Emacs eclim

I’ve been doing some java development lately and while Eclipse is nice and IntelliJ IDEA is a very good alternative, both are nowhere near emacs in text manipulation capabilities. On the other hand, emacs is awesome in every way except context sensitive completion and re-factoring across a project, a must for Java.

From the eclipse perspective, there are plugins that simulate emacs keybindings, but I was never truly comfortable using them. Emacs is more than its keybindings. From the emacs perspective, there is the Java Development Environment for Emacs, or JDEE, but it doesn’t seem to be under active development; while it gained some momentum last year, their devel mailing list statistics show that only 11 messages have been send this year.

Then, I found Eclim, and as stated in their homepage: “The primary goal of eclim is to bring Eclipse functionality to the Vim editor. The initial goal was to provide Eclipse’s java functionality in vim, but support for various other languages… have been added and several more are planned.”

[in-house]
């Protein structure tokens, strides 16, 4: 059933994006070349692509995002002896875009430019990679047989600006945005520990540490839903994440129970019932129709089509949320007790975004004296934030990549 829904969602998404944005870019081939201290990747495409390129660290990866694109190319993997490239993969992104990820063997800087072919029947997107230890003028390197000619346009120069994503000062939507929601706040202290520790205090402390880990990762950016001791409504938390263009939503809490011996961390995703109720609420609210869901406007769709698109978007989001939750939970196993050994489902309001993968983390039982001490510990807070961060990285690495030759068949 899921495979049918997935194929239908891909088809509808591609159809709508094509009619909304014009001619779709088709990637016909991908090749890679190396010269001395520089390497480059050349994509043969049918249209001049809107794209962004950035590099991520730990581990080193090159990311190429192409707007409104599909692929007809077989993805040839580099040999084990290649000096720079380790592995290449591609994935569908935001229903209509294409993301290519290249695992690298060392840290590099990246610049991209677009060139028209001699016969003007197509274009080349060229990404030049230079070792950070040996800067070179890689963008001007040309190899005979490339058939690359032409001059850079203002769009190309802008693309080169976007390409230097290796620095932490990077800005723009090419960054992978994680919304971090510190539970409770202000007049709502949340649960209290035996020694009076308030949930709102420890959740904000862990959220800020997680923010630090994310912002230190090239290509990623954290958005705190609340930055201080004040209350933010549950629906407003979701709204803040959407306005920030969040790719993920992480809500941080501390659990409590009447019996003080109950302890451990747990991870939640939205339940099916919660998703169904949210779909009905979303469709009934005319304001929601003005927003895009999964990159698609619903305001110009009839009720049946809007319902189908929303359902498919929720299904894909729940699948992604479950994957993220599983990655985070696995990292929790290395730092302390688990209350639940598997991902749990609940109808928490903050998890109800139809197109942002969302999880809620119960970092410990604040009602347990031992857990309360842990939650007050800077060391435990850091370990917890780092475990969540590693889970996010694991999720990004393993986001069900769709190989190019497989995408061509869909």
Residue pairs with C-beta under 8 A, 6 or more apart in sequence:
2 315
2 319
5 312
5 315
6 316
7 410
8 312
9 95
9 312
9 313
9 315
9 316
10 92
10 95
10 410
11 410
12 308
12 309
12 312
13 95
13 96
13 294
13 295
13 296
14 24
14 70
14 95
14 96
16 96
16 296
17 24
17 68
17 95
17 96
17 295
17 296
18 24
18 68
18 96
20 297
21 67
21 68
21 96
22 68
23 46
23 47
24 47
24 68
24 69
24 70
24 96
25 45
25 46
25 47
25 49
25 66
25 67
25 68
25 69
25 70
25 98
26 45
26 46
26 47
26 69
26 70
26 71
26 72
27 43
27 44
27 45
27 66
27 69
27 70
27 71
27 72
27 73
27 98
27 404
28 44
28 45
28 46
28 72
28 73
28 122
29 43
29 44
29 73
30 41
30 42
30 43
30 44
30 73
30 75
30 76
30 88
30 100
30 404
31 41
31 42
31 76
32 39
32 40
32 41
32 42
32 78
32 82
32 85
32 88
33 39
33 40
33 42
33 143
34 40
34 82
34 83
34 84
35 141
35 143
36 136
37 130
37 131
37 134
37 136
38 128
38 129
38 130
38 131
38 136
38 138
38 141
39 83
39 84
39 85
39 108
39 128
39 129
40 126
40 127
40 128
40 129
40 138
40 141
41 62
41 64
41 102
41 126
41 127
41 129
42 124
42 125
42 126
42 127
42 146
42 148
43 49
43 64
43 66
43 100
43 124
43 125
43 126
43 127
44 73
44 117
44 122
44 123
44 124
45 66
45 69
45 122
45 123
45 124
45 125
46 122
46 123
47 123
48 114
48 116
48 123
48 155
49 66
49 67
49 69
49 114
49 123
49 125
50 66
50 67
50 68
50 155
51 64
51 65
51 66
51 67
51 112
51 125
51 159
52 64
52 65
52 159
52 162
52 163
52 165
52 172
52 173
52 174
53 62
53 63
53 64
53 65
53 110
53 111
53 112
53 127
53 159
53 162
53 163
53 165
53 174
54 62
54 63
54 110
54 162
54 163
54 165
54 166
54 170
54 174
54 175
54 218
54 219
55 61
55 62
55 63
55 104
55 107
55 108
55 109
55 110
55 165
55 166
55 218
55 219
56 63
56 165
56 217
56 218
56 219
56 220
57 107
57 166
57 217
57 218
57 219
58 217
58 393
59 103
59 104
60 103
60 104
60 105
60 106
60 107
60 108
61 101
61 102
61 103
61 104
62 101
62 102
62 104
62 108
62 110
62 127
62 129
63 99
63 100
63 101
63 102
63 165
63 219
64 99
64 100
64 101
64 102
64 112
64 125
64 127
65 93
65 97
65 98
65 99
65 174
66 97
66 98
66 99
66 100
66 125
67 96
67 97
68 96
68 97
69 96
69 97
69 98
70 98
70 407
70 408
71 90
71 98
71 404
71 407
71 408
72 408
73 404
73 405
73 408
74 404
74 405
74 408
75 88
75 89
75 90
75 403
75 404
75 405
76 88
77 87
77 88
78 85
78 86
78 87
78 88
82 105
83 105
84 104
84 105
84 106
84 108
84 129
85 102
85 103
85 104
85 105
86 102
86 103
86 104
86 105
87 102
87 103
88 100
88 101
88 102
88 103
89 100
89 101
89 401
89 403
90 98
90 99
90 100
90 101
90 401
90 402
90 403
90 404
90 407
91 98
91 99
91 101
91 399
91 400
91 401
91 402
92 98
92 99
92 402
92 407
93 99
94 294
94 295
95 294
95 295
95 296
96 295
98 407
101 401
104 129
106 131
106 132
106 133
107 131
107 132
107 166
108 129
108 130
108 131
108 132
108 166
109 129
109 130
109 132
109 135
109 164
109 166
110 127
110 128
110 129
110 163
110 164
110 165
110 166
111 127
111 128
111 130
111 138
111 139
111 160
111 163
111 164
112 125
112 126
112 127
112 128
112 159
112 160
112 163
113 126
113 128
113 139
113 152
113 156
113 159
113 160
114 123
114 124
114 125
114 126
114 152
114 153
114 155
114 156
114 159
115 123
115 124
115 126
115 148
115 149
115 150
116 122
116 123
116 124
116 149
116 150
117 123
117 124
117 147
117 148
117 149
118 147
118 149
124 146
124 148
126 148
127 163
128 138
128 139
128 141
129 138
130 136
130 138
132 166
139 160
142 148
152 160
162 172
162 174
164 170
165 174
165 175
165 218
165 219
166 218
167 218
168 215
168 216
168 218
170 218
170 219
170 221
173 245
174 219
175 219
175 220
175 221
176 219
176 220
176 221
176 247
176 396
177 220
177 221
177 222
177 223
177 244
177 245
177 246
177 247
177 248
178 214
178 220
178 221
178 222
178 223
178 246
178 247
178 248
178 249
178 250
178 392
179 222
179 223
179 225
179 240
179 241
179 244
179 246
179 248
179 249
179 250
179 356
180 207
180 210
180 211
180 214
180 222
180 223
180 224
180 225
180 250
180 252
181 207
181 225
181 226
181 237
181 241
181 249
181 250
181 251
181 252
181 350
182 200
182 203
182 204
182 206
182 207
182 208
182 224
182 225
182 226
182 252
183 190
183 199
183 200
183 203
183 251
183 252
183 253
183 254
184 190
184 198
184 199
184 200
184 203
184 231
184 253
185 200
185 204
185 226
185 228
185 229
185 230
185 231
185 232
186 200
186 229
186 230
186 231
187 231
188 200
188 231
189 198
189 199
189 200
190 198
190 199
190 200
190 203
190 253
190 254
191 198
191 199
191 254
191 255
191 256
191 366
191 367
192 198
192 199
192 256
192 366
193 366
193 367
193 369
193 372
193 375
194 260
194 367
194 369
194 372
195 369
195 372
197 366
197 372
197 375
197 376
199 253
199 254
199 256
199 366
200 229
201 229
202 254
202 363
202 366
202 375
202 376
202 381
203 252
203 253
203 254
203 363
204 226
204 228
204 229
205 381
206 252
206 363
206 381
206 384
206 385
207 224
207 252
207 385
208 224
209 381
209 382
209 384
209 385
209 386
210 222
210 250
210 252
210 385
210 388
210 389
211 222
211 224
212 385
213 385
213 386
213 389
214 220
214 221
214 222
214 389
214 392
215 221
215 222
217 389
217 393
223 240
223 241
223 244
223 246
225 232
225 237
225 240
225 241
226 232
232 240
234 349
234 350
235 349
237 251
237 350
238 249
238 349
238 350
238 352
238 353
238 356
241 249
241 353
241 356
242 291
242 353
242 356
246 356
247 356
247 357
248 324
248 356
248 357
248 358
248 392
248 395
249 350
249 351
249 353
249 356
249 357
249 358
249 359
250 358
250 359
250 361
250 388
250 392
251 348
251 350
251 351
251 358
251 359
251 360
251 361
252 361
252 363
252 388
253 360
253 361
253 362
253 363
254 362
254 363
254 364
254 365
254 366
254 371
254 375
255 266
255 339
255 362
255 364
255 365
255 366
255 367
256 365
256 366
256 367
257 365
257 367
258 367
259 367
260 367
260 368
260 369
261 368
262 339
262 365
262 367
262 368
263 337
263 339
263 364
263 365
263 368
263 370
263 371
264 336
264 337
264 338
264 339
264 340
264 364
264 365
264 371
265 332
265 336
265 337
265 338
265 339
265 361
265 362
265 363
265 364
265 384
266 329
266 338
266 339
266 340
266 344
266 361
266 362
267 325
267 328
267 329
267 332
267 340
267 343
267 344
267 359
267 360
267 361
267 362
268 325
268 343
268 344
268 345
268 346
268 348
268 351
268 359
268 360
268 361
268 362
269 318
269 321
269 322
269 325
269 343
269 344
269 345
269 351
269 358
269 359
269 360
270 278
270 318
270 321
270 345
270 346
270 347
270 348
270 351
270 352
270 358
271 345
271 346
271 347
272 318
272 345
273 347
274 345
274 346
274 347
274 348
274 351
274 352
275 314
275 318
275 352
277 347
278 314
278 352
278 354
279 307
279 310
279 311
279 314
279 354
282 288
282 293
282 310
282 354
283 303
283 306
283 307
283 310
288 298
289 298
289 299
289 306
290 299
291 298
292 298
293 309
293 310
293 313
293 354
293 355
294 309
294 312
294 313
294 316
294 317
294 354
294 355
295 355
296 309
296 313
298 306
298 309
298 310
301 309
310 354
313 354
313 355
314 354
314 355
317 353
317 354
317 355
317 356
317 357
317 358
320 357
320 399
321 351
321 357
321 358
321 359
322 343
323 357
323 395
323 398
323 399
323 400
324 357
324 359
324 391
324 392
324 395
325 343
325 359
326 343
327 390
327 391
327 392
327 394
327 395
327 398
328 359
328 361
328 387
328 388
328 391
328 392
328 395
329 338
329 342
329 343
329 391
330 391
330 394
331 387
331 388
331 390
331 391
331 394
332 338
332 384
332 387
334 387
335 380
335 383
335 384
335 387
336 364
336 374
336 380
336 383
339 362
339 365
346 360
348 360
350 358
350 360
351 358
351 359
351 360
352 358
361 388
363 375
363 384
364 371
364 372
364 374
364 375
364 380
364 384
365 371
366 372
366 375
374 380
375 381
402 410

Basically, eclim has two parts, a java plugin that hooks into eclipse and exposes some of its functionality, and a VIM plugin. I like this approach. For a lot of people, emacs and vim are almost their natural environment, so making other tools provide extra functionality to them instead of trying to simulate the editor experience is the way to go.

For emacs, you have the Emacs Eclim project, hosted in github, which is the equivalent of the vim plugin. To use it, first install eclim, then download emacs-eclim from github, and finally add to you .emacs:

(add-to-list 'load-path (expand-file-name "/path/to/emacs-eclim/"))
(add-to-list 'load-path (expand-file-name "/path/to/emacs-eclim/vendor"))
(require 'eclim)

(setq eclim-auto-save t) ;; very important
(global-eclim-mode)

And now you are ready to go. The main feature missing in emacs eclim is doc searching, but AFAIK it’s provided by eclim, so it shouldn’t be too hard to implement the emacs part. Emacs eclim is under active development.

As a side note, if you want to do some Android development, I deeply recommend you to use IntelliJ. It has built-in Android support and works great. A month ago I tried to setup Eclipse’s android plugin and it was extremely frustrating. So, try IntelliJ if you want to experiment a different IDE and can withstand its no so pretty interface. (They have a community edition which is OpenSource, check it here).

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